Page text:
School of Visual Arts presents “The Book Show,” an exhibition of books created by 19 MFA Illustration as Visual Essay Department students. Curated by MFA Illustration as Visual Essay chair Marshall Arisman and faculty member Carl Nicholas Titolo, the exhibition will be on view from September 21 – October 12 at the SVA Gramercy Gallery (formerly the SVA Gallery), 209 East 23rd Street, New York City.

Each year, first-year students in the MFA Illustration as Visual Essay Department develop a book based on their personal vision. The form of the book can be a graphic novel, visual essay, illustrated song, historical text or an illustrated children’s book. These one-of-a-kind books are bound and exhibited along with the original work from the book, presenting an unfiltered look at each student’s process.

Te Chao’s book was inspired by personal life experiences. It's about self-liberation and discovering the courage to explore the fantastical unknown.

Claudia Griesbach-Martucci’s book is a poem about the seasons that follows the cycle of life, love and death. However, nature does have its imperfections. A love triangle blossoms between a fox, a mole and a cherry tree. The fox is left with a broken heart, but in the end learns that life imitates nature; a heart once broken, like a tree that dies in winter, will eventually bloom again.

Katie Hwang’s book is a magical story about a boy being bullied and the Rainbow Hat shopkeeper who changes his life.

Jai Kamat’s Subway Voyeur captures private moments between the artist and unwitting participants on the New York City subway. Through the process of image-making, the subject's identity is slowly revealed until his persona is complete.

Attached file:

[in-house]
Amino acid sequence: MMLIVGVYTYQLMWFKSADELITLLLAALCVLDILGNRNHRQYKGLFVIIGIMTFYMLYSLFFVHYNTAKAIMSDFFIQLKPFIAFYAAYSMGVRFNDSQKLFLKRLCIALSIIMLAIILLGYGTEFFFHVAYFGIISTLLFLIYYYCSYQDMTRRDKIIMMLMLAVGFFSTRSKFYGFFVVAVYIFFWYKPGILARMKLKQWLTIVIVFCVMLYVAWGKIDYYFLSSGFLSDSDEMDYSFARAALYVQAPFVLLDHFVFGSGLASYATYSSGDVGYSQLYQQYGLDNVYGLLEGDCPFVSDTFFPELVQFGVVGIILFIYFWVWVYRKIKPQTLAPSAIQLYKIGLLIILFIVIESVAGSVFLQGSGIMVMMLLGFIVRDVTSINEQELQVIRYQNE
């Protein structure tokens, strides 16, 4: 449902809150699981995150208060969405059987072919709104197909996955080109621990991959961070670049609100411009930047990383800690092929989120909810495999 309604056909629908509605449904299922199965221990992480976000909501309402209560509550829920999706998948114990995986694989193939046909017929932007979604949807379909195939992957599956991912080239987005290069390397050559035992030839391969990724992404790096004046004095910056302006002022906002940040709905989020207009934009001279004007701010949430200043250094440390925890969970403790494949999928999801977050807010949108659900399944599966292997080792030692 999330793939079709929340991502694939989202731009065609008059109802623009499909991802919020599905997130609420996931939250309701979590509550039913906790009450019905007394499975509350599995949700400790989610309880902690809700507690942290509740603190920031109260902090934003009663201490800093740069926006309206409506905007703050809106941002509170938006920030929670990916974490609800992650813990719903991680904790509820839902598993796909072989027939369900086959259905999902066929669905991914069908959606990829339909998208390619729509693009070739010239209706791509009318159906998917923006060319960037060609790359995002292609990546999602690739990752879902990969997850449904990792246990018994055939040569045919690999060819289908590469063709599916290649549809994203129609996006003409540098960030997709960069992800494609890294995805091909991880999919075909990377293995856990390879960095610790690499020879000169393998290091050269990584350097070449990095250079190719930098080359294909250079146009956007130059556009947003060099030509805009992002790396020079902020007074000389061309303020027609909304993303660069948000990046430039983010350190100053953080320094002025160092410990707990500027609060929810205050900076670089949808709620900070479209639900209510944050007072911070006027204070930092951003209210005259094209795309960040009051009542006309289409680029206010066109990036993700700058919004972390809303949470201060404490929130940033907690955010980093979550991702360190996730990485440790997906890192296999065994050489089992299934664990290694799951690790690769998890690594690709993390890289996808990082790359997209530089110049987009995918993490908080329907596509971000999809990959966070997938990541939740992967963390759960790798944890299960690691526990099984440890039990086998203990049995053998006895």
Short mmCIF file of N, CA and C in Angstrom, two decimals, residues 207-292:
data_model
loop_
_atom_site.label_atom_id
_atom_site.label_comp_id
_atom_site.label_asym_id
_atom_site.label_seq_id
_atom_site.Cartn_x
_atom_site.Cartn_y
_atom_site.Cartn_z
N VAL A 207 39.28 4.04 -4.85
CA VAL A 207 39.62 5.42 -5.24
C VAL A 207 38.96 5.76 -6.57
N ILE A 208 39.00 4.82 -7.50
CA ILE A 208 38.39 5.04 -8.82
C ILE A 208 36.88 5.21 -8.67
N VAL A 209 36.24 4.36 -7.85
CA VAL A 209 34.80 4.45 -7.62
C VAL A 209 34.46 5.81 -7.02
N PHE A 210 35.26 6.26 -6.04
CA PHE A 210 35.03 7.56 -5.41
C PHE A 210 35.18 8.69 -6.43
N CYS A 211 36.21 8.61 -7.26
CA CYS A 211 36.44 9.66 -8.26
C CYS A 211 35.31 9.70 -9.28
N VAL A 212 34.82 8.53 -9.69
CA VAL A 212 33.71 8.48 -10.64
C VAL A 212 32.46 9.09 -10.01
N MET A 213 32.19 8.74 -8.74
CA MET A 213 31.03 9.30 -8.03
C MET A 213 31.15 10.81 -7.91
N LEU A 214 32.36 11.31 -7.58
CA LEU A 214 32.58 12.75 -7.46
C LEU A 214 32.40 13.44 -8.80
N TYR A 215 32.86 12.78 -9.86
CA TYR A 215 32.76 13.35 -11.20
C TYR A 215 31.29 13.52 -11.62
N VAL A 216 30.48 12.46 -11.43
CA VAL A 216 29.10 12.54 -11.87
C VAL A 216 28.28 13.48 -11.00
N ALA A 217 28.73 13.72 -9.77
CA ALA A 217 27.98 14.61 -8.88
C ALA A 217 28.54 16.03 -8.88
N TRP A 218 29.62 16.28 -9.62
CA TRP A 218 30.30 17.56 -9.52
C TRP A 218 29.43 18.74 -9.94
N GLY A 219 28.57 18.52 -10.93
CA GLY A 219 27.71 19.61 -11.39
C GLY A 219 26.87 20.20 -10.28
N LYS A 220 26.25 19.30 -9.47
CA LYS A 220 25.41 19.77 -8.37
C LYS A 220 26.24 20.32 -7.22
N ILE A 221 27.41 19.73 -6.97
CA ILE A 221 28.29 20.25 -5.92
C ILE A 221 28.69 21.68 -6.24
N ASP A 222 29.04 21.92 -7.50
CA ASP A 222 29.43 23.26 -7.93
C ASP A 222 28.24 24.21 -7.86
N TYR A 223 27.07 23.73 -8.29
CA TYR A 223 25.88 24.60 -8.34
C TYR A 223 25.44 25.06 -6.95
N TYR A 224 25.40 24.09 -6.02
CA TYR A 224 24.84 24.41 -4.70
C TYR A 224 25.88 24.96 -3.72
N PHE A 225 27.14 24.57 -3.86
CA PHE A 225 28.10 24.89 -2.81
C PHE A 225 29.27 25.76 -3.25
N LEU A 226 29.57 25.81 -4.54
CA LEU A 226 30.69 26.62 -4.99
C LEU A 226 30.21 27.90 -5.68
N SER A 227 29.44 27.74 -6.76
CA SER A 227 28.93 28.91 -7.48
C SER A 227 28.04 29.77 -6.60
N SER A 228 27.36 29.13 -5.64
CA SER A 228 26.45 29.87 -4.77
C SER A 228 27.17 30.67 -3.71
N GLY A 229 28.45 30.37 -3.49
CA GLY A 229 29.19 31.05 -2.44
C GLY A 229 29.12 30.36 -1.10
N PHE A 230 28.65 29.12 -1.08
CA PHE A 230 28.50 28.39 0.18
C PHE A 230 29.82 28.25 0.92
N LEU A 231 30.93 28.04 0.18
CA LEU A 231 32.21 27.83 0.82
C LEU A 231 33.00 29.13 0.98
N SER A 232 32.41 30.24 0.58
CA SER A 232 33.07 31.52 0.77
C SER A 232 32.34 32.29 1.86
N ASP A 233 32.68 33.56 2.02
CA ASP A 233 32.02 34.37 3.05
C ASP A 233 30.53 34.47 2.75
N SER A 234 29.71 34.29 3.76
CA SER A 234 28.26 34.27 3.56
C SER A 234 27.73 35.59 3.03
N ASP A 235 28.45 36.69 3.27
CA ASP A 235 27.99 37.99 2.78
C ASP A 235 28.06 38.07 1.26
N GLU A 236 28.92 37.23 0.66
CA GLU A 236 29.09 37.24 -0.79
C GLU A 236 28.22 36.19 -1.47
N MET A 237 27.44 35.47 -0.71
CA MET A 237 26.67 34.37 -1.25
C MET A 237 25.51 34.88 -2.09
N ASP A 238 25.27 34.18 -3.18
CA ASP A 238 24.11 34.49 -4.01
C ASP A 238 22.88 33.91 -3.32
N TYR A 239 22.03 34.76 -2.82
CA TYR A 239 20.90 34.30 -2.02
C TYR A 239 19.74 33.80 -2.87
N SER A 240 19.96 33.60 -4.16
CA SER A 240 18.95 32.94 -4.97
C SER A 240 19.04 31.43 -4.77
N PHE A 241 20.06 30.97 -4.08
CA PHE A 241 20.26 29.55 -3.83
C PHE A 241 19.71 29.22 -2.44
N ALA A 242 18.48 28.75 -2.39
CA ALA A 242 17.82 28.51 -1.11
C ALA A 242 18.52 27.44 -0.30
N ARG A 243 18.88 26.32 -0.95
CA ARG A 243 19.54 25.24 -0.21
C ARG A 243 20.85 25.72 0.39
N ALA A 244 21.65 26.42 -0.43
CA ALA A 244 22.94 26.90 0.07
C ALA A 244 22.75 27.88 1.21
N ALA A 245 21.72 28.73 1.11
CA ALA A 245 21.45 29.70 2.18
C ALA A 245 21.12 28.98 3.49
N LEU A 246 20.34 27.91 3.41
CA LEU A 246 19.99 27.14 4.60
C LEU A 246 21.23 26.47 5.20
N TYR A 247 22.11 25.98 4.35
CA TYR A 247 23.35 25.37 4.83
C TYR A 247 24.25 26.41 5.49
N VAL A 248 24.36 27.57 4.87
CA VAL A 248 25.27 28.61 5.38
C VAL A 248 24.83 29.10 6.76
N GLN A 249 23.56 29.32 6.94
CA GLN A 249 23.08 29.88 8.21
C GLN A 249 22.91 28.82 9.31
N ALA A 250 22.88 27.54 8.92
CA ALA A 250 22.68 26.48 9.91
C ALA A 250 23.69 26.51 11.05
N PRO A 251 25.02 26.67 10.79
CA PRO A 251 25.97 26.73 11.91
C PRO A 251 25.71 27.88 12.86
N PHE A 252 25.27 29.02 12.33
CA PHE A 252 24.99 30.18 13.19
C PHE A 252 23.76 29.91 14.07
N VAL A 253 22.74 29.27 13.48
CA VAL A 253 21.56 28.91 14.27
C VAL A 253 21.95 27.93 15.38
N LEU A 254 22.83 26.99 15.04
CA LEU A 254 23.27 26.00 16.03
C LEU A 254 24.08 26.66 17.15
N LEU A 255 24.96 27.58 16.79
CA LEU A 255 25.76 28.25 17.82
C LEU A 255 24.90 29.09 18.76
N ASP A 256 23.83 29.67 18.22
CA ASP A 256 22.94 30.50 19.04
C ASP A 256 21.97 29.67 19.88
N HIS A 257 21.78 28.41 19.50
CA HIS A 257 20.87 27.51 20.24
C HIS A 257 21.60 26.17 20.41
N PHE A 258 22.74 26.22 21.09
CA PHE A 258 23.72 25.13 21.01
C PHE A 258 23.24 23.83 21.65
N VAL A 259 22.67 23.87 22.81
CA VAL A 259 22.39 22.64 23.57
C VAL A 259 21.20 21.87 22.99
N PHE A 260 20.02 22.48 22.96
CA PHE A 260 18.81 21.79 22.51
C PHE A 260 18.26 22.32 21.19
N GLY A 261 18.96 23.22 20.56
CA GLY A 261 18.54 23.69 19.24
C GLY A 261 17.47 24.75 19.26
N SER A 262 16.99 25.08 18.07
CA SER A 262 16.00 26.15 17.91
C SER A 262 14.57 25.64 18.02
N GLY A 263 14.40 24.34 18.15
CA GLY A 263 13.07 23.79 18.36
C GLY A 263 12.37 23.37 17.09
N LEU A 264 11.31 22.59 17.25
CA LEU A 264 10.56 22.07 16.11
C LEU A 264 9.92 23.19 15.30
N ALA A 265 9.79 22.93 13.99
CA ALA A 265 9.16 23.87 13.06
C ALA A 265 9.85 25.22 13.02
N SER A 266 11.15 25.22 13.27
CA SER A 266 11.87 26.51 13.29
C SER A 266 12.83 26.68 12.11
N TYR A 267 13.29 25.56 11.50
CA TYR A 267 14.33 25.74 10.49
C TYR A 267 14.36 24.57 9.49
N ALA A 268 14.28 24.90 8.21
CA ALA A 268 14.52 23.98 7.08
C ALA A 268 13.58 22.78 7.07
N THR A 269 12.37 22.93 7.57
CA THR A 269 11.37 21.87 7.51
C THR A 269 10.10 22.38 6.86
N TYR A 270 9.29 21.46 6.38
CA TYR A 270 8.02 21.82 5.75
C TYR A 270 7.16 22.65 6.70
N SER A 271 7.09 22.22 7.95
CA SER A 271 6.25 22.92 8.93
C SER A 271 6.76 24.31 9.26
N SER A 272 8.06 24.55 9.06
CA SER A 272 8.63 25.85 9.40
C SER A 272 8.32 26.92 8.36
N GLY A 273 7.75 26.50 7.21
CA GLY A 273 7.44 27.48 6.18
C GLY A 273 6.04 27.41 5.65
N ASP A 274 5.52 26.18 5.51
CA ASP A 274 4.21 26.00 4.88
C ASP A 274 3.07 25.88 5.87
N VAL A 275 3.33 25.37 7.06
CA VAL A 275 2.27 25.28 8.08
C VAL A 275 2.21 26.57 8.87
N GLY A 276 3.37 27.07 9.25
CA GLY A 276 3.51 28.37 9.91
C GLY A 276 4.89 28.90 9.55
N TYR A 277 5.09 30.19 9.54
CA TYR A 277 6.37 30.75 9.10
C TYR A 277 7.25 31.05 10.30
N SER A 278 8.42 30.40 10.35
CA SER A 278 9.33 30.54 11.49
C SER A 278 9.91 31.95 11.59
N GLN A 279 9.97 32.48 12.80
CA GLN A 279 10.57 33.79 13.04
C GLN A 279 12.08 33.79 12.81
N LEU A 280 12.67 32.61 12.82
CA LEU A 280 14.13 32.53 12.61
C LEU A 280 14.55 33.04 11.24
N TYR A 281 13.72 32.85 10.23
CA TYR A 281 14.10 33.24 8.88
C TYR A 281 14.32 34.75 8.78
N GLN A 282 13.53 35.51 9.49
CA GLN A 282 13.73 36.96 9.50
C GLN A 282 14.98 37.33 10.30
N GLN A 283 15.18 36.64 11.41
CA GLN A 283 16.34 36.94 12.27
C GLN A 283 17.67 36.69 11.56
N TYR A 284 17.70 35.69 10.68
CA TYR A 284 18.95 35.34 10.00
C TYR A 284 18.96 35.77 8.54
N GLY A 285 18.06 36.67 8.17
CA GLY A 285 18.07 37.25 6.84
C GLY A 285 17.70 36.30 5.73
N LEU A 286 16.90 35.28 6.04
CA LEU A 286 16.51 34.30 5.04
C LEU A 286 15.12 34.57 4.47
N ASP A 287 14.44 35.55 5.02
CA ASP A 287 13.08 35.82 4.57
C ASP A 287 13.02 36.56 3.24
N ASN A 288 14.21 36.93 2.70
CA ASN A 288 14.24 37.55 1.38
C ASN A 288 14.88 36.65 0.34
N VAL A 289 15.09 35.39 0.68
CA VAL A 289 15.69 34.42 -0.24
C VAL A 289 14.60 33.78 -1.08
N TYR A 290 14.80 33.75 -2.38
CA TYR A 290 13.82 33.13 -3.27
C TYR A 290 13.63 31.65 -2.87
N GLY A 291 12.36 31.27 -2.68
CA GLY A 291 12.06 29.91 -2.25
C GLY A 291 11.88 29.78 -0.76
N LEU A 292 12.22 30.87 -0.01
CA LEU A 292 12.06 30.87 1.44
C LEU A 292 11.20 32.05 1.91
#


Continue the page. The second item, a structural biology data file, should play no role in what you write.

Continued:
James Kerigan’s book No Dessert is the age-old story of a child who doesn’t finish his vegetables and gets sent to be early with NO DESSERT! Accompanied by a few trusty companions and an overly active imagination, our child hero, Philip, embarks on a quest to get his dessert.

Aram Kim’s Have You Eaten? takes its title from a very common greeting in South Korea. Eating food has always been important in Korean culture ever since the Korean War era, when food was scarce. Though food is abundant now, eating is still very important. People often quote old sayings like: “eating well is good medicine” and “ghosts who ate well while alive look good even after death.” Eating together and sharing food is also a big part of Korean culture. People do not eat alone. It is commonly believed that sharing meals brings people closer and makes memories. Told through the food Kim used to eat in Korea, this book mixes memories and culture. Food is local, but memory related to the food is universal.

 Jordan Lysenko’s book is a visual retelling of an event in the author’s life. It is a story about love: love gained and love lost.  It is a simple story drawn with simple lines to explore some complex problems.